Apple has swallowed its pride and reintroduced buttons to the iPod Shuffle
Is Apple’s ‘war on buttons’ finally over? After confounding millions with its buttonlesss mouse and trackpad, it seems Apple’s purge finally went too far last year.
The buttonless iPod Shuffle of 2009 was small enough to inhale and could only be controlled by a series of cryptic squeezes on its specially designed earphone cable – hardly a recipe for mass-market adoption. Unsurprisingly, it flopped.
The return of the button
The new fourth-generation Shuffle returns to its roots, with a reassuring circular button layout on its front. This means you can not only skip between songs without an instruction manual, but also use your own headphones rather than being stuck with the bundled earbuds.
Of course, new controls mean the 2010 Shuffle is bigger that its predecessor, but it’s still remarkably tiny, featherlight and beautifully crafted from seamless aluminium. And the built-in clip will keep it firmly in place no matter how vigorous your activity.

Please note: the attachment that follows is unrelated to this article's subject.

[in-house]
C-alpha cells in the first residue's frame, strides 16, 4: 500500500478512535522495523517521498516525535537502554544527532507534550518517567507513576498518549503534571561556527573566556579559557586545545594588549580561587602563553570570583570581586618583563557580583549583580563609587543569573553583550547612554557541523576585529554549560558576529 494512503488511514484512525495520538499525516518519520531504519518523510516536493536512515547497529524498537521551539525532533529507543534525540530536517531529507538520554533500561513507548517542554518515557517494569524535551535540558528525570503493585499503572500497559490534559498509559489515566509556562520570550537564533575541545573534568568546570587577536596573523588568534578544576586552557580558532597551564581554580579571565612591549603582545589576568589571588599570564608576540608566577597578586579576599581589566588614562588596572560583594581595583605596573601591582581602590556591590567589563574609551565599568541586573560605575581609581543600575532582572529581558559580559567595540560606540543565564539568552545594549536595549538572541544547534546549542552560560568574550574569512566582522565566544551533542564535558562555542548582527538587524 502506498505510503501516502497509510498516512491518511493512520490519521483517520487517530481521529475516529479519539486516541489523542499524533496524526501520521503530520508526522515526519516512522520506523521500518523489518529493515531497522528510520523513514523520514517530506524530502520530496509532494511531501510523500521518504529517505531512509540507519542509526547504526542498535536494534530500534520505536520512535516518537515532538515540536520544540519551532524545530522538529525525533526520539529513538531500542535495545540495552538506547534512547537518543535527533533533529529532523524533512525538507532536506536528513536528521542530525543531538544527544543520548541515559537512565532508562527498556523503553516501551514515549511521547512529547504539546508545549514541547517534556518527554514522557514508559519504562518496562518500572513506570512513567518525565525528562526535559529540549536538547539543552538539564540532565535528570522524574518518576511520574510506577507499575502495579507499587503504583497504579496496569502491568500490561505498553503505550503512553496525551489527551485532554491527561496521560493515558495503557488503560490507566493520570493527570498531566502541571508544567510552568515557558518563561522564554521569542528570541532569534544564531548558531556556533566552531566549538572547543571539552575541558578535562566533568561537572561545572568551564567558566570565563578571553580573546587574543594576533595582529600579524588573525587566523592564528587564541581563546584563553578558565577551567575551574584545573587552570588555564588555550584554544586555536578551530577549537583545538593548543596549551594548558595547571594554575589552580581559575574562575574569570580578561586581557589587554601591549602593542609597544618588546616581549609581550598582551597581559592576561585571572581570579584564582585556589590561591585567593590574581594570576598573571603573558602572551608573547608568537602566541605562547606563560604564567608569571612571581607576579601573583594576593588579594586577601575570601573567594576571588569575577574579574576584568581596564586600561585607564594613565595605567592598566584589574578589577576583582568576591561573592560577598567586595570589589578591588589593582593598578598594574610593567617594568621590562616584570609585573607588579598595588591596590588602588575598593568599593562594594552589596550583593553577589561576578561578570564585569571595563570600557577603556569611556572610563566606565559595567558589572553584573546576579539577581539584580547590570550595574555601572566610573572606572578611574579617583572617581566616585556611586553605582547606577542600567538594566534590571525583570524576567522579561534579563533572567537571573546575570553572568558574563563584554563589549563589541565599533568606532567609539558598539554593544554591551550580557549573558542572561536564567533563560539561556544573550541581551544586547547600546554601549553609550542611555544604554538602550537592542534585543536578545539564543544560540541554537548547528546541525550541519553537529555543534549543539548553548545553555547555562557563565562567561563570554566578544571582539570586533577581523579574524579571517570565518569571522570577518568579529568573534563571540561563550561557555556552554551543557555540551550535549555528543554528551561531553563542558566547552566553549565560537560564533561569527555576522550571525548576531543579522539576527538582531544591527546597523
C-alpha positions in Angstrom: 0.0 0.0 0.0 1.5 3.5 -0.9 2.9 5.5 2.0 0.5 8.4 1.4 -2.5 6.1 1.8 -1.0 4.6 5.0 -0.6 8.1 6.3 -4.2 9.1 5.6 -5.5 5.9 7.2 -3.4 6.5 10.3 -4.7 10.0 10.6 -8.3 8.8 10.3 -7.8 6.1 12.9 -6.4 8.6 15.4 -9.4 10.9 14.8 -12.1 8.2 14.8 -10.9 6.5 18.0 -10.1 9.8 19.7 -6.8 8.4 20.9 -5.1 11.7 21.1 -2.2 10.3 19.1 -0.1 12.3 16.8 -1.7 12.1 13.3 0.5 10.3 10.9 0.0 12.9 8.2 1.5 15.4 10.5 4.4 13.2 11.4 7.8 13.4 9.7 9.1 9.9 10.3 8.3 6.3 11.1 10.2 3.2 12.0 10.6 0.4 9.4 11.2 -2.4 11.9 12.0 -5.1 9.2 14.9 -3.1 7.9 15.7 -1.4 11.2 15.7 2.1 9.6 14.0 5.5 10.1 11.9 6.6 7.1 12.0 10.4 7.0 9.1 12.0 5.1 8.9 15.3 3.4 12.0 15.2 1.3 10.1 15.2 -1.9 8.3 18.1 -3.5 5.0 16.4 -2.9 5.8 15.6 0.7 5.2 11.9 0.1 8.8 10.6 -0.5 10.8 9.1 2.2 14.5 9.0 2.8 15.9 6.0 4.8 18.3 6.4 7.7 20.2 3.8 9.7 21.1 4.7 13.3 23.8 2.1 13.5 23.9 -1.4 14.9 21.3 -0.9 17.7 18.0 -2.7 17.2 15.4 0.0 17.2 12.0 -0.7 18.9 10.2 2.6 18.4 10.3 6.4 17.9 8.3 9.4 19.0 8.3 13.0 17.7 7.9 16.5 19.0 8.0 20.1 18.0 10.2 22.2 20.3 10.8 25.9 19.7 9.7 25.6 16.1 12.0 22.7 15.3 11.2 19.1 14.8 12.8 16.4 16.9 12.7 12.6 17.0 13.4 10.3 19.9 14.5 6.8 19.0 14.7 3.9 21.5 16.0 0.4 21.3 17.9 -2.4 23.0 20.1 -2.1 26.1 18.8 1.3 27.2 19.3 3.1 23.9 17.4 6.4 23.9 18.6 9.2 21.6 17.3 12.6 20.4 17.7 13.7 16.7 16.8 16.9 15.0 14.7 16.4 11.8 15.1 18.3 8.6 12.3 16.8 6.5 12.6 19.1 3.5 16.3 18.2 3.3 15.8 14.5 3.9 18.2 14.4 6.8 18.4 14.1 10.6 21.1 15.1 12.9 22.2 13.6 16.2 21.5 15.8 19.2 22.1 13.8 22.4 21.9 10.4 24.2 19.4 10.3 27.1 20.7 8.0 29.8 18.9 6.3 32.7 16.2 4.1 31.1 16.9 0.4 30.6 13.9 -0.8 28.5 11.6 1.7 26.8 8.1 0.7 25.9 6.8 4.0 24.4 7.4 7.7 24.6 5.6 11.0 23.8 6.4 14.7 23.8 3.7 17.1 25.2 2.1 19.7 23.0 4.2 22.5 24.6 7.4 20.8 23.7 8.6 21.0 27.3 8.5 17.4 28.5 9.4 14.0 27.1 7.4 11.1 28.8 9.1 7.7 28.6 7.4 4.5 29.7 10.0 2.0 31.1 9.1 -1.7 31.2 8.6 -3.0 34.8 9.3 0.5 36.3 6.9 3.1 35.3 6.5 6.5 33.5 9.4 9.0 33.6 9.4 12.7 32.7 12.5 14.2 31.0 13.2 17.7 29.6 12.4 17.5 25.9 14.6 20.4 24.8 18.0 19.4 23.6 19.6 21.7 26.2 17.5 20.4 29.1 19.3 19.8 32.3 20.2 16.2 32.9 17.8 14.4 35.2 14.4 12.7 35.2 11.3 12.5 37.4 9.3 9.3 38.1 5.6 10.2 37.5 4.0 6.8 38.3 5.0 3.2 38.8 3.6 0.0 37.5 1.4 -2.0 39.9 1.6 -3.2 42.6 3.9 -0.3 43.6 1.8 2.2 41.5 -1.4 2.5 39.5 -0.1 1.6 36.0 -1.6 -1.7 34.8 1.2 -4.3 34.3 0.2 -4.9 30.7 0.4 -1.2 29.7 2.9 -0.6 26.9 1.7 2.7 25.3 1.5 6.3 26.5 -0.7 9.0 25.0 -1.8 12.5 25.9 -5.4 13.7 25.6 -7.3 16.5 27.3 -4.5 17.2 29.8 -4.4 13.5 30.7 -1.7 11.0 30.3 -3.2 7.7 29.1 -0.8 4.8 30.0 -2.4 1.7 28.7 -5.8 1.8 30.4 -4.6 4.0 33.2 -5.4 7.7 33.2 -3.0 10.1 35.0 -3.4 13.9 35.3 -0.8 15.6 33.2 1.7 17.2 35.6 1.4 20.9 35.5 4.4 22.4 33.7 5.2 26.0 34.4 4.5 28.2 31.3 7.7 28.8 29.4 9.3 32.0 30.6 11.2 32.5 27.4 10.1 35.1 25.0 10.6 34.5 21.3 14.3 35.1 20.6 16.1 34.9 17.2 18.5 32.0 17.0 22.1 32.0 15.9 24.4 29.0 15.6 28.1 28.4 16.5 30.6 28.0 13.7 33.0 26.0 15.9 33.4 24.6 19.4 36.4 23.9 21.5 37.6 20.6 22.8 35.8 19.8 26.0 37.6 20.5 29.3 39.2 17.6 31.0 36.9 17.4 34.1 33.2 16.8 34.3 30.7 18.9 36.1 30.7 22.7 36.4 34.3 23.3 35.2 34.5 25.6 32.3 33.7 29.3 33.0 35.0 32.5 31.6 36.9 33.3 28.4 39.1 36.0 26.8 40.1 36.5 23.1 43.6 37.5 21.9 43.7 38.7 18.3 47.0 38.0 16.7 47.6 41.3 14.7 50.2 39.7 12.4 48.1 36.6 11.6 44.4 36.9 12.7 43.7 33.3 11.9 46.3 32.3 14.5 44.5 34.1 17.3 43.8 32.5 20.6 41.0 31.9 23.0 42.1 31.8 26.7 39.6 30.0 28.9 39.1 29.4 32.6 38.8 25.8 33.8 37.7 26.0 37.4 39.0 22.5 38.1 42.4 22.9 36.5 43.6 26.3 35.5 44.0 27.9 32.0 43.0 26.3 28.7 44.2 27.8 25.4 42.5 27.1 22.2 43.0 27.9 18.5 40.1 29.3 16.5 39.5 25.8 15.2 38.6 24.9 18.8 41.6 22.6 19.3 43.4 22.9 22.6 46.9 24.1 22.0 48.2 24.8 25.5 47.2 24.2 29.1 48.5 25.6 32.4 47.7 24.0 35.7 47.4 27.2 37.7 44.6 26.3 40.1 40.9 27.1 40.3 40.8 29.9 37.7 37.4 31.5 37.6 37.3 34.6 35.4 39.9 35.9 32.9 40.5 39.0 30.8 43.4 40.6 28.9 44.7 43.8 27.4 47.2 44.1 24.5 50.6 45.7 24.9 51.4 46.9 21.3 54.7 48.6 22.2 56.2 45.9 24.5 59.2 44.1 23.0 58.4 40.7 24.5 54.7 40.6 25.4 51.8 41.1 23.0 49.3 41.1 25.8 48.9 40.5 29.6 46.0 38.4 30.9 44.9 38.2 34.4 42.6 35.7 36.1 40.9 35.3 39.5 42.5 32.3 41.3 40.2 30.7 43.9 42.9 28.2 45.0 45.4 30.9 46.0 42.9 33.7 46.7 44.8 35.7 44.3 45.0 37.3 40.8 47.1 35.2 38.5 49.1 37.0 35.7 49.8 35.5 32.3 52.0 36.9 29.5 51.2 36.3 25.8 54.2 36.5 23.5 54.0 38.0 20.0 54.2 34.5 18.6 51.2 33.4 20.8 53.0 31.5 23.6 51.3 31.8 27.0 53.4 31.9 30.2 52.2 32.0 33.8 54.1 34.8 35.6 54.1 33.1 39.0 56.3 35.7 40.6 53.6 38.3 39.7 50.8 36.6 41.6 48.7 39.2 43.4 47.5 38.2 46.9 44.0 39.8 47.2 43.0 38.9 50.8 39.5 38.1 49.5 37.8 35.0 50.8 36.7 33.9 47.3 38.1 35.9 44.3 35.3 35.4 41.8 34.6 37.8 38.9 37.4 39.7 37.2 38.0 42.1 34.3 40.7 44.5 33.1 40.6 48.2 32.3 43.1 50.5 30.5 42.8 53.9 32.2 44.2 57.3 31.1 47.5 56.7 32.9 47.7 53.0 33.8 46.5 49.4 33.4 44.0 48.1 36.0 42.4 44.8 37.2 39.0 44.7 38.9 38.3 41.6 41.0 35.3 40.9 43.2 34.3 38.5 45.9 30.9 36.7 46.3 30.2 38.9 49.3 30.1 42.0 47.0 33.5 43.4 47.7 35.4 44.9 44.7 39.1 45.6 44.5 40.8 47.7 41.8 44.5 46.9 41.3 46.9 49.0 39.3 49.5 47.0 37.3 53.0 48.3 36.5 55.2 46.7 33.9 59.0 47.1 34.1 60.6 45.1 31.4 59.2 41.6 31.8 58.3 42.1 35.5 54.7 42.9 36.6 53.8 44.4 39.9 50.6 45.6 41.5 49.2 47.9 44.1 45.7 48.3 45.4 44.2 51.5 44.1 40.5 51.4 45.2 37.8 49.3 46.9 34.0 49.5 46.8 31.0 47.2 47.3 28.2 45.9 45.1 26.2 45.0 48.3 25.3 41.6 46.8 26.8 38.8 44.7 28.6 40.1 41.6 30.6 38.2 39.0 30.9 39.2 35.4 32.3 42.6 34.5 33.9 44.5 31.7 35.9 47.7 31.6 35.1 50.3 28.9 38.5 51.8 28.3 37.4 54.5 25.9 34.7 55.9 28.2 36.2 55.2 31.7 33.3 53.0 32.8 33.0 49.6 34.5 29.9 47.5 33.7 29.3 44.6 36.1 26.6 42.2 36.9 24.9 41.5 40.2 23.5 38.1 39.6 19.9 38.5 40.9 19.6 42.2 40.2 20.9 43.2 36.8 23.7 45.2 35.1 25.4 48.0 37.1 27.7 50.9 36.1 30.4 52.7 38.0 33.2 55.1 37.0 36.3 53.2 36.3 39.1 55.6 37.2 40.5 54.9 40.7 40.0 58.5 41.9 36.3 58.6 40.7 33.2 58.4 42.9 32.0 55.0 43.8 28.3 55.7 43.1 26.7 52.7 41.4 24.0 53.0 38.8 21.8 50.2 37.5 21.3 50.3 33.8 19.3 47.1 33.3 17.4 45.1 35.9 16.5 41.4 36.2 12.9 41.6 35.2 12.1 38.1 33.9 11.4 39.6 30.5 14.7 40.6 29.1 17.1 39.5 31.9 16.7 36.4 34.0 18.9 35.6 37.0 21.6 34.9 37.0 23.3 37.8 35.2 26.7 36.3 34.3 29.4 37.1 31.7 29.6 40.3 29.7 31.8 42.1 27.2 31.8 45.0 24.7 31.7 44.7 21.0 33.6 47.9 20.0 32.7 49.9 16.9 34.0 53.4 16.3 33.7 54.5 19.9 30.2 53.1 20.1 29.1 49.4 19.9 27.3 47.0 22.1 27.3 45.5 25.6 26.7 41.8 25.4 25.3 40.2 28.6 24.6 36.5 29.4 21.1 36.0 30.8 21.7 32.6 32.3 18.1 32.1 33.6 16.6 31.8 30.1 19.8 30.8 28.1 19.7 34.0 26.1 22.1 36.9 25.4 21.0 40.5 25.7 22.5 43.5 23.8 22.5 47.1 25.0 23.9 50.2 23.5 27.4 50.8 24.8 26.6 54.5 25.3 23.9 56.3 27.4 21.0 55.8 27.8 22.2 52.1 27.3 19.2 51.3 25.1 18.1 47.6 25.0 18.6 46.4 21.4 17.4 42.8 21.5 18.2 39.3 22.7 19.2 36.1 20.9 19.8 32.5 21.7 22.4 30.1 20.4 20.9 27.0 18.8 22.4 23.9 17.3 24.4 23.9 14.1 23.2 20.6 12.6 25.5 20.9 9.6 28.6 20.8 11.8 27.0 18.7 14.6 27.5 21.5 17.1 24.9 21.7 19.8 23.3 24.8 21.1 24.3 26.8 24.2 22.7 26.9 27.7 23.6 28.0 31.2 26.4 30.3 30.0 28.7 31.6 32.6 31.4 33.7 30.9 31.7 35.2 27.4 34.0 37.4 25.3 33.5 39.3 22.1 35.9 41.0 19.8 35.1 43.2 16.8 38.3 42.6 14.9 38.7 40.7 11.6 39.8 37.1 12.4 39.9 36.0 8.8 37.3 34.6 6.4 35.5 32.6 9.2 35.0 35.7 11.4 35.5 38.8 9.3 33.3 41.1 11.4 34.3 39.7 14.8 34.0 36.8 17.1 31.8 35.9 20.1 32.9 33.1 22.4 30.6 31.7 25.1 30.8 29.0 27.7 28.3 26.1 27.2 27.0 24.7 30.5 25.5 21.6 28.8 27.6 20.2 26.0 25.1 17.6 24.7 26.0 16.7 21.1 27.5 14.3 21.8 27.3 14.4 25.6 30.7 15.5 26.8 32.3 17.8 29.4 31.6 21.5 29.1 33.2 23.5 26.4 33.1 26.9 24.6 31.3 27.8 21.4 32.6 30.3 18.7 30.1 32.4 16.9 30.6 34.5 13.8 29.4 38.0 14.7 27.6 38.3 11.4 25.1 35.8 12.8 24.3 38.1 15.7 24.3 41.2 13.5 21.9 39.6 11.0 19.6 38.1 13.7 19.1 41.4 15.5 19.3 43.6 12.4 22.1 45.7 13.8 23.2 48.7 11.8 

It’s less easy to keep a track of the inch-long USB cable that plugs into the Shuffle’s earphone socket to load it with music. Lose it at your peril – a replacement will cost you £15.
A premium worth paying?
The new Shuffle addresses the most obvious problems of its predecessor, but retains its best feature – a voice instead of a screen. It’ll speak the name of the current song and artist with the press of (yet another) button on the top of the player. You can even navigate through playlists using this VoiceOver feature.
Even with Voiceover, some will baulk at the Shuffle’s price. After all, there are plenty of cheaper MP3 players available, and the Shuffle’s 2GB capacity seems particularly stingy (it has space for around 200 songs at today’s typical 320kpbs bit-rate).
But with brain-free iTunes synching, solid build and excellent sound quality, we reckon Apple’s premium is worth paying.